OK, I'm exaggerating slightly when I say "Finally!". I've only used a Keglove once, but it was such a huge PITA to put over a 5 gallon corny, it feels like finally.
The solution to getting the Keglove and the internal ice-pack sleeve onto a keg more easily is to first put it on another cylinder of similar diameter. It's SO much easier to manipulate than a full keg. Once it's on that cylinder, and the internal sleeve is all tucked in where it's supposed to be, it's easy to then slide it off onto the keg itself. There are a couple of advantages to this besides the reduced swearing. One, you're not working with a 45+ lb keg and jostling the beer inside. Two, you're not warming up the keg and ice sleeve while you try to get it on there.
The question however, is what do you use for that cylinder? It's gotta be both wide enough and strong enough to handle the "pressure" the Keglove will put on it, especially when your arms will be alongside it moving the ice sleeve into place.
The answer is simple, and possibly free. A typical corny keg is about 8.5" in diameter. A piece of 8" PVC pipe is 8.625" in diameter (8" ID, 8⅝" OD). It's wide enough and plenty strong enough, and very easy to work with while you get the Keglove on it. The pay option is to buy a piece online, but expect to pay $40+ for a short section when you include shipping. I found an 8" endcap for $33 shipped, but it would have only been about 5" long, probably not enough to do much good.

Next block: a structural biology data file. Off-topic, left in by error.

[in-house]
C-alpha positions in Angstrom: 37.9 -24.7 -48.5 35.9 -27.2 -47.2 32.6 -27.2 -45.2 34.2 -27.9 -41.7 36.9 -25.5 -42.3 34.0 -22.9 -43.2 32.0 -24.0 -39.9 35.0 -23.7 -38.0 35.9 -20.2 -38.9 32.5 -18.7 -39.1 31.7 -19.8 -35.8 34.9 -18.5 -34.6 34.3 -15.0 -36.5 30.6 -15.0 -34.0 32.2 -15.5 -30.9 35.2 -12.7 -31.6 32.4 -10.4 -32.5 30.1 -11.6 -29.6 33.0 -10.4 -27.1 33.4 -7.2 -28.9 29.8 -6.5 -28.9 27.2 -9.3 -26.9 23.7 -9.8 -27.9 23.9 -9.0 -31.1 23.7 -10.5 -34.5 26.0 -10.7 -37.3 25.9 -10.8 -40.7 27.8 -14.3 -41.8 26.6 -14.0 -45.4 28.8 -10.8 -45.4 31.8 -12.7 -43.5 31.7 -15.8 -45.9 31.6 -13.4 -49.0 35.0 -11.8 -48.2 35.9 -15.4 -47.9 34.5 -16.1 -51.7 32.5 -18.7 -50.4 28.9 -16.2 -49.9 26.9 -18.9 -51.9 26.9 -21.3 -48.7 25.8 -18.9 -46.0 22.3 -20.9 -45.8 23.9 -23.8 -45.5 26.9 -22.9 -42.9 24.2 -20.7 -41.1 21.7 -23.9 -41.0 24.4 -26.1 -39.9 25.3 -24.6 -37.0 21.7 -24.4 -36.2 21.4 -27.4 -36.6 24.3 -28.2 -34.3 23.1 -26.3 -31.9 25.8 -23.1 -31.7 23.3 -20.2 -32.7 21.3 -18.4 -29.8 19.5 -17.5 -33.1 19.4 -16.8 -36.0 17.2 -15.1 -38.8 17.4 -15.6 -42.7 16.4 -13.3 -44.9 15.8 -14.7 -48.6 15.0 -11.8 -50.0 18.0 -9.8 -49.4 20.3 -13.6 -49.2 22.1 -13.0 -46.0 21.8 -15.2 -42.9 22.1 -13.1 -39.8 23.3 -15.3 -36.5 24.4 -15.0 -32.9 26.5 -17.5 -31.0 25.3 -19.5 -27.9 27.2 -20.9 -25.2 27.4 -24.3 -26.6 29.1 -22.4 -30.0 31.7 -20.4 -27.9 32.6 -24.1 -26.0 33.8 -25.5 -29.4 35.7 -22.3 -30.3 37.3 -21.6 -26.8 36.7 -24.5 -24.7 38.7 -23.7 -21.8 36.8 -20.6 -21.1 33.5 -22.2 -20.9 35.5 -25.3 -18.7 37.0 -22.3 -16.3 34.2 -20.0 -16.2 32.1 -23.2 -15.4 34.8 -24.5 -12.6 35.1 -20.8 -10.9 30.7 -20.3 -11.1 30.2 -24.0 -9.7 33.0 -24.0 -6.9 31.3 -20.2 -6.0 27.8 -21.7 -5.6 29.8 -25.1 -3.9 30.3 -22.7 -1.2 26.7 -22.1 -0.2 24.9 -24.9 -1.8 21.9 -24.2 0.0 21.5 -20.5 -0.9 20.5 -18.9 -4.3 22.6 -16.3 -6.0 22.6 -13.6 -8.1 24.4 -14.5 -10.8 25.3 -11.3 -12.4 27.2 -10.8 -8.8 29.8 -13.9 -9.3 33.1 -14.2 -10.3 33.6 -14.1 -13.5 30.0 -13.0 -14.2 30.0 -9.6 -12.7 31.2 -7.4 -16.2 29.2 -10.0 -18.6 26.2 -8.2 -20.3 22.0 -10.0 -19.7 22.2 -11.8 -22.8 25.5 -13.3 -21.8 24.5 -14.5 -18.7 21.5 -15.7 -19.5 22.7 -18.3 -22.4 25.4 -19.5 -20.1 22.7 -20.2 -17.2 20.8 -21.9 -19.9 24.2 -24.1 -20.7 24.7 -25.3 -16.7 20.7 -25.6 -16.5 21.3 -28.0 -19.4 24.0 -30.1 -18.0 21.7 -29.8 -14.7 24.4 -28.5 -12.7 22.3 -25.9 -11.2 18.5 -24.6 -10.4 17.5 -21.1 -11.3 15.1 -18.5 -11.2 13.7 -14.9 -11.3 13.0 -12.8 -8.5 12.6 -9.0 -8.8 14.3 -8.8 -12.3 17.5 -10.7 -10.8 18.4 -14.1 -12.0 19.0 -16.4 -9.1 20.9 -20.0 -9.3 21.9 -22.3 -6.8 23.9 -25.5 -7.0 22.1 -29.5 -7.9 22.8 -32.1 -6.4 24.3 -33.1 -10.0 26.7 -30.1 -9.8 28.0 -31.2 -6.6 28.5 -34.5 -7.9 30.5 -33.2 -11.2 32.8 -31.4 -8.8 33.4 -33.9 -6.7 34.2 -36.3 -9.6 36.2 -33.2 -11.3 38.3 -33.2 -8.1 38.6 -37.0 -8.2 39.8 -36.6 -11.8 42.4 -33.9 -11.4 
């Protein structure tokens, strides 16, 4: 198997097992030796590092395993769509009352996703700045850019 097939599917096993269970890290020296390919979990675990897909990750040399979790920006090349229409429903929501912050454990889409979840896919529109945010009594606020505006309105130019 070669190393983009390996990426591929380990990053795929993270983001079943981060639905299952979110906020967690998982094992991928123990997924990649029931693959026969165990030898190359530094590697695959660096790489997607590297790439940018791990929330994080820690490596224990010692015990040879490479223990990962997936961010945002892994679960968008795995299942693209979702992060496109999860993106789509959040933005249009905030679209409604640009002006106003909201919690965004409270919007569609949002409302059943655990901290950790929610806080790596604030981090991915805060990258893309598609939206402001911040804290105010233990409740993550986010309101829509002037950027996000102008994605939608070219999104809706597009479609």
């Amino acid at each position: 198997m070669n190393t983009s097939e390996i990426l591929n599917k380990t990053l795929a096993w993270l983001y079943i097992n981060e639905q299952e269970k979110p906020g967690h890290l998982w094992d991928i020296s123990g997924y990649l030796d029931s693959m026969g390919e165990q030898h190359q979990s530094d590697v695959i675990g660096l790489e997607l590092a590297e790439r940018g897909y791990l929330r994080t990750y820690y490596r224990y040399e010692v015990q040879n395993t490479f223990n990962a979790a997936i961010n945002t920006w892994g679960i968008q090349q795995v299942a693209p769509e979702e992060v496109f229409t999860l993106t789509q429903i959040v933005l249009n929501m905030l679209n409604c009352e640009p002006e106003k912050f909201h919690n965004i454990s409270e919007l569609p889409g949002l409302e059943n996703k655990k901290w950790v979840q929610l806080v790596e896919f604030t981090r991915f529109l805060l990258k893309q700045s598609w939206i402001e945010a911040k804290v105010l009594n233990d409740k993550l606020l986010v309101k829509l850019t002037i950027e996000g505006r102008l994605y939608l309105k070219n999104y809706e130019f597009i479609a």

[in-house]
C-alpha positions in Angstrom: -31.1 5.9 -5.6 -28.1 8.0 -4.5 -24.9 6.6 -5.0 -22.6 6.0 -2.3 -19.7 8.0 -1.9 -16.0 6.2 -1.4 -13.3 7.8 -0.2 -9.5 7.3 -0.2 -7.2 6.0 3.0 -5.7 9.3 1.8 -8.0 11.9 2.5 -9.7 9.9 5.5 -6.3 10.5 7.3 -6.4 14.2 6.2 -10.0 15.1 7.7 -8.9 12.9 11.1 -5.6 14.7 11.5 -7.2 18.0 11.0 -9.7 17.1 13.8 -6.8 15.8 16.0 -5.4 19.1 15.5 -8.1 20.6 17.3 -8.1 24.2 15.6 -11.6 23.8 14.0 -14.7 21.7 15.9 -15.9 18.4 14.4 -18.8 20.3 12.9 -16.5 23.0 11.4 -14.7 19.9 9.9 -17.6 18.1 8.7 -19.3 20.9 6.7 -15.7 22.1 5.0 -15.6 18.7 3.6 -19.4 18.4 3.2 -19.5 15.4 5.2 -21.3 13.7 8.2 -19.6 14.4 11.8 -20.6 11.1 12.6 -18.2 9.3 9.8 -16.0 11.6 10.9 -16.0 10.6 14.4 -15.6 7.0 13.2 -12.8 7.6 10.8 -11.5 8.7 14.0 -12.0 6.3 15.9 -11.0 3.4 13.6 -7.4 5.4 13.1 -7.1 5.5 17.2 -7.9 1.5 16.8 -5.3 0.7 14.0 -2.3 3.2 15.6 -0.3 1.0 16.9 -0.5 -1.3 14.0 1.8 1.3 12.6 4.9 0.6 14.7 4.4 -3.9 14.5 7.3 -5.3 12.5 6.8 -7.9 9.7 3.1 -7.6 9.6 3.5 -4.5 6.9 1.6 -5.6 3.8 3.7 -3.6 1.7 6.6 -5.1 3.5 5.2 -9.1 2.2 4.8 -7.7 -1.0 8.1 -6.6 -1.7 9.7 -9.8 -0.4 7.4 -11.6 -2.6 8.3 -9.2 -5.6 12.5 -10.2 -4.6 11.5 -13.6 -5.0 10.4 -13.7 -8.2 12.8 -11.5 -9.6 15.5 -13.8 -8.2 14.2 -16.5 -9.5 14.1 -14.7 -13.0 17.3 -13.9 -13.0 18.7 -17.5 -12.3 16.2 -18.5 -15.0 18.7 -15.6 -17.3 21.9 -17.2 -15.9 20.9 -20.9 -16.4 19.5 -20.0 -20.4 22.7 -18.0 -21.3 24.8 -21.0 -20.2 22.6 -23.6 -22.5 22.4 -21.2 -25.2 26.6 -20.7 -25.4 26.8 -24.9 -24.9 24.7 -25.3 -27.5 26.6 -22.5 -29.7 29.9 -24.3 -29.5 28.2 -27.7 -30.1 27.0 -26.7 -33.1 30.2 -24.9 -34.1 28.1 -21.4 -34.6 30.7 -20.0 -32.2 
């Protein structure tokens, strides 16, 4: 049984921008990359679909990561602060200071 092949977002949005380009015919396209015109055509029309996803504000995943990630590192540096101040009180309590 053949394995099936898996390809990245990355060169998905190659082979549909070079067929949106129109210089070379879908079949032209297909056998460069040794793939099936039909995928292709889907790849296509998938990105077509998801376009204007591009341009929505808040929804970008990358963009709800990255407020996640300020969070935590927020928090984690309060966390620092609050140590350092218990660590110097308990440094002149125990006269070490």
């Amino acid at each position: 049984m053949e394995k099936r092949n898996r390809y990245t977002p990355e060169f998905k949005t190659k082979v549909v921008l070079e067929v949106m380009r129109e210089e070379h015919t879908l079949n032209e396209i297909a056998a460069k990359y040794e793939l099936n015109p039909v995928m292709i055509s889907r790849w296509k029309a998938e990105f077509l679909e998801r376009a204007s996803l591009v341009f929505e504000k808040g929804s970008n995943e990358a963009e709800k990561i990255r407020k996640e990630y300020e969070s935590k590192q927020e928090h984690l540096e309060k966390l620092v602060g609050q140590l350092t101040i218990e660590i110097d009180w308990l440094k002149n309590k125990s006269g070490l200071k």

The possibly free solution is to call around to local plumbing supply businesses or industrial plumbing installers and see if they have any scrap sections that they'd be willing to sell. PVC that size is rarely used in a residential setting, so you're not likely to find it in a big box store. I live in a fairly small town, but both places I called said they could help me. One said they'd have some in about a week when they finished a job, but the other had a 5' piece sitting there, so I went over and sawed off a 15" section at lunch one day (not an easy task, BTW). It's long enough, but if you have the option, get one closer to 18". The top 3"-4" of my Keglove are not on the cylinder, but that's not a problem since I'm starting on the other end anyway. Make sure you draw a line around the PVC before cutting it.
They might charge you for it, but it should be much cheaper than buying online. The guy who helped me said it would be about $5, but after telling them what it it was for, they gave it to me for free. I returned about a week later with a couple of bottles of homebrew (I hadn't tapped a new batch yet when I got it).
When you get the PVC home, you'll want to clean it up a bit. Besides physically washing it, I rounded off the edges with a file so nothing would snag on the neoprene. I also took a piece of fine sandpaper and smoothed out any nicks and cuts along the outside, again to avoid snags. You'll still have gouges, but they won't be rough. My Keglove is in my freezer wrapped around the PVC, ready to be dropped over my cold keg for a beer fest next weekend (no pics, don't know how to post them).